How USA Interchange Rates Work

How interchange rates work in the USA

Interchange rates are an important component of payment processing globally. They are set by card networks like Visa, Mastercard, and American Express, and they represent the fees that merchants must pay to accept credit and debit card transactions. Each country has their own set of interchange rates. This article focuses on interchange rates in the USA.

What are USA interchange rates?

In the USA, interchange rates are calculated as a percentage of the transaction amount, plus a fixed fee. You can read a full article on how interchange fees work. The exact amount of the interchange fee varies depending on a number of factors, including the type of credit card being used, the type of transaction (e.g. card-present or card-not-present), and the merchant’s industry.

Interchange fees are paid by the acquiring bank (i.e. the bank that processes the payment for the merchant) to the issuing bank (i.e. the bank that issued the card to the customer). The acquiring bank works with a payment processor or ISO to pass on this cost to the merchant in the form of a merchant discount rate (MDR), which is typically a percentage of the transaction amount.

While interchange rates are set by the card networks, they can be influenced by a number of factors. For example, merchants may be able to negotiate lower interchange rates with their payment processor by demonstrating that they have lower levels of fraud or chargebacks.

It’s worth noting that the payment processing landscape in the US is complex and constantly evolving, and there are many different factors that can impact the cost of payment processing for merchants. As such, it’s important for merchants to work with a reputable payment processor like Clearly Payments that can help them navigate the complexities of the payment processing ecosystem and find the most cost-effective solutions for their business.

Read more about the overall payment processing industry in our article on the payments industry overview and value chain.

Who keeps the interchange fees

In the end, payment processing fees are split across numerous players in the payment industry. This includes the issuing bank, acquirer, card network, and payment processor (ISO). Issuing banks get most of the fees and use interchange fees as a source of revenue to cover the costs of issuing and managing credit and debit cards, including fraud prevention, customer service, and rewards programs. In some cases, issuing banks may also share a portion of the interchange fees with cardholders in the form of rewards, cash back, or other benefits. Acquiring banks, on the other hand, earn revenue to process credit and debit card transactions. The MDR typically includes the interchange fee, as well as other fees and charges associated with processing payments. The credit card networks, like Visa and MasterCard, take a portion of the fees for handling some of the transaction process. Payment processors (also called ISOs), which act as intermediaries between merchants and acquiring banks, earn revenue from the fees they charge merchants for payment processing services. They handle the sales, customer service, hardware, and software. ISOs are also the ones that directly work with merchants.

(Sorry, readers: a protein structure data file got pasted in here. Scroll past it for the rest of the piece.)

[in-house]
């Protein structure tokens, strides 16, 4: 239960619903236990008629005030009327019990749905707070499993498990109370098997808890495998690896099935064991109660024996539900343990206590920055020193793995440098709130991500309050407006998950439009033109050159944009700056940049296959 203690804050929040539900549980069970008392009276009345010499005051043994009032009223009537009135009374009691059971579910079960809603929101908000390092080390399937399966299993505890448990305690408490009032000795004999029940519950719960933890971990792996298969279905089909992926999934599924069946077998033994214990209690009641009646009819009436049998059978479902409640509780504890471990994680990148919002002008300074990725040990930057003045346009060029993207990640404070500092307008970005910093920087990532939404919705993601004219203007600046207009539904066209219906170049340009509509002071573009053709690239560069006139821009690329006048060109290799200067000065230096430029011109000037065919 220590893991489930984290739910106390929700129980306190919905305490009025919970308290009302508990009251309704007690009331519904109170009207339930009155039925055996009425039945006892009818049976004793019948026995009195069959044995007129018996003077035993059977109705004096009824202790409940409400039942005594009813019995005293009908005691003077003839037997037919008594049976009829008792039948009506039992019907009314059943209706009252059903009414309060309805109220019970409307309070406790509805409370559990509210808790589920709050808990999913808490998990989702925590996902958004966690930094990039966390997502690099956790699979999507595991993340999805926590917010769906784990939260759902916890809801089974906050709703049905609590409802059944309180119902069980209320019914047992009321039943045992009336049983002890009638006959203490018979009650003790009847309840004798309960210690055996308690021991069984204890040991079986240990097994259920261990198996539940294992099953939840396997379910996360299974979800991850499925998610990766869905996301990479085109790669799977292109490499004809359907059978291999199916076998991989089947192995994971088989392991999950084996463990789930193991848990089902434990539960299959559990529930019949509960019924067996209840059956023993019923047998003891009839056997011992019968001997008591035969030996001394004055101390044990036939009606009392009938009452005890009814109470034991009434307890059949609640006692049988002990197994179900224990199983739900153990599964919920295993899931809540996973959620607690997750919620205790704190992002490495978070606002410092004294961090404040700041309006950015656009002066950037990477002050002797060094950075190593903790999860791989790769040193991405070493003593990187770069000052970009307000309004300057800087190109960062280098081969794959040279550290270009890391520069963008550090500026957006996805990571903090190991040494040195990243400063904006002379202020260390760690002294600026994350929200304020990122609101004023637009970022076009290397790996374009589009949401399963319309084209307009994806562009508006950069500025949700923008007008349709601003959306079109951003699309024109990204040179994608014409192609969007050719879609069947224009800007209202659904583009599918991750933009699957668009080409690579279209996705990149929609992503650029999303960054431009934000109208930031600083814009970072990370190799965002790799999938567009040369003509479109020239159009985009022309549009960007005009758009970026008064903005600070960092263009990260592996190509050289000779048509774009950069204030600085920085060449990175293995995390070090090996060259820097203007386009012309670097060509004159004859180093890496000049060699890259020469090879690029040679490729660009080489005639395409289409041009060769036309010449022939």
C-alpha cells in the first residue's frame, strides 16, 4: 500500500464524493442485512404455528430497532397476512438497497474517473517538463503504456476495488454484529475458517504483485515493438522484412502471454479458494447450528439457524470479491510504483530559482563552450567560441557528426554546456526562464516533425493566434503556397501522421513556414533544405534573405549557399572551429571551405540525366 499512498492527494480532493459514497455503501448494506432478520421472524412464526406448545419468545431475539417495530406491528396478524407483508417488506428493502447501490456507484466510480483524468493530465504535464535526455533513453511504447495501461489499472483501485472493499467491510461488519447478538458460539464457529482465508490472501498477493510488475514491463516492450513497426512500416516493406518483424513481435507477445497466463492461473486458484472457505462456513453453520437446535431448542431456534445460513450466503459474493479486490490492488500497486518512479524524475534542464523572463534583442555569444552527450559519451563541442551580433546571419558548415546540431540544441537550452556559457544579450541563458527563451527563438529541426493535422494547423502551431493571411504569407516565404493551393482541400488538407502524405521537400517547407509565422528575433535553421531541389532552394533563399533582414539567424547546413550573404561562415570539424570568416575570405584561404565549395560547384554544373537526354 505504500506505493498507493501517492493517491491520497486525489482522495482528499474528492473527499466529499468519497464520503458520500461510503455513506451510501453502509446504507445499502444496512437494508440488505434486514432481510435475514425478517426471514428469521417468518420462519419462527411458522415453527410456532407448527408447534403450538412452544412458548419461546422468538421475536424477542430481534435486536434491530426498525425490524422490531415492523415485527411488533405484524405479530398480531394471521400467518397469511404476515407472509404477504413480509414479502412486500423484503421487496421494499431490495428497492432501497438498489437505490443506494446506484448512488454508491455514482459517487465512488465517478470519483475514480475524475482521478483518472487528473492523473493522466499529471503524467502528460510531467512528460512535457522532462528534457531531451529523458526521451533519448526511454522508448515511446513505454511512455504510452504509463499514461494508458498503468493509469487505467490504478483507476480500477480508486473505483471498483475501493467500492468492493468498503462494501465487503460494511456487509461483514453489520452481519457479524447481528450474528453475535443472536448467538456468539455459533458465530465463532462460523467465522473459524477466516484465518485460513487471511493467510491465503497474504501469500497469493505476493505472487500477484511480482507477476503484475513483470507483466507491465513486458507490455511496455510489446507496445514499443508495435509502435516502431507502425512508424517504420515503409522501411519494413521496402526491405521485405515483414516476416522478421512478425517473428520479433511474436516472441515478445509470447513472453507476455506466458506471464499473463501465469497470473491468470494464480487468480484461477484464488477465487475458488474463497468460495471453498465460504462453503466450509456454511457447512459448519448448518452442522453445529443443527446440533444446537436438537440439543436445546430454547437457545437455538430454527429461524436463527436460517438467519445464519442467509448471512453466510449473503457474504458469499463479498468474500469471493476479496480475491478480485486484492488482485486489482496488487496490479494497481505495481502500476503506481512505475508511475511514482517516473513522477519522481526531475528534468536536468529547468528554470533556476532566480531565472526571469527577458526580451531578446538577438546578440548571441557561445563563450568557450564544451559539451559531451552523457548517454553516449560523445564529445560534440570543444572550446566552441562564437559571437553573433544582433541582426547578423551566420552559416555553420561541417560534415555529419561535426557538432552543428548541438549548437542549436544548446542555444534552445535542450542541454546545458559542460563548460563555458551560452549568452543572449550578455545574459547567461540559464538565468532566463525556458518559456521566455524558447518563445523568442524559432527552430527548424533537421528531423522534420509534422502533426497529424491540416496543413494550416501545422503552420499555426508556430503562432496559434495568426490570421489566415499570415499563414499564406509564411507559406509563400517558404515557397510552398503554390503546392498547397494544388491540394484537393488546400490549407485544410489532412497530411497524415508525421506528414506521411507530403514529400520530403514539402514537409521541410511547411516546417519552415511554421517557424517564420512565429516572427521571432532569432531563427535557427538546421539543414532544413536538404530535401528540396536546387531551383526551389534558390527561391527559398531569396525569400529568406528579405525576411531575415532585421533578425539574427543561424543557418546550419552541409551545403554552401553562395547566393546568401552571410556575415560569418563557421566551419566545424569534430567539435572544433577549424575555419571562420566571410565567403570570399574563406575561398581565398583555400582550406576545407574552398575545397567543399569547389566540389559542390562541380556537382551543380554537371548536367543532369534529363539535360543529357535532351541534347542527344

How much are the interchange rates in USA

Interchange rates in the USA vary depending on a number of factors, including the type of card being used, the type of transaction, and the merchant’s industry (MCC code).

It’s important to note that interchange fees are not the total cost for payment processing. There are also transaction fees and payment processing fees added to it. However, interchange fees are the majority of payment processing fees. Credit card interchange rates in the USA can vary widely depending on the type of credit card being used.

  • Visa Traditional Rewards Credit Card: 1.51% + $0.10 per transaction
  • Mastercard World Elite Credit Card: 1.80% + $0.10 per transaction
  • American Express Platinum Credit Card: 2.60% + $0.10 per transaction
  • Visa Card-Not-Present Interchange Rate: 1.80% + $0.10 per transaction
  • Mastercard Card-Not-Present Interchange Rate: 1.85% + $0.10 per transaction

It’s important to note that these interchange rates are just a few examples, and there are many other interchange rates that may apply depending on the specifics of the transaction. You can review our page on the USA interchange rates

Additionally, these rates can change over time as the payment processing landscape evolves, so it’s important for merchants to stay up-to-date on the latest interchange rates and work with a reputable payment processor to ensure they are getting the most cost-effective solution for their business.


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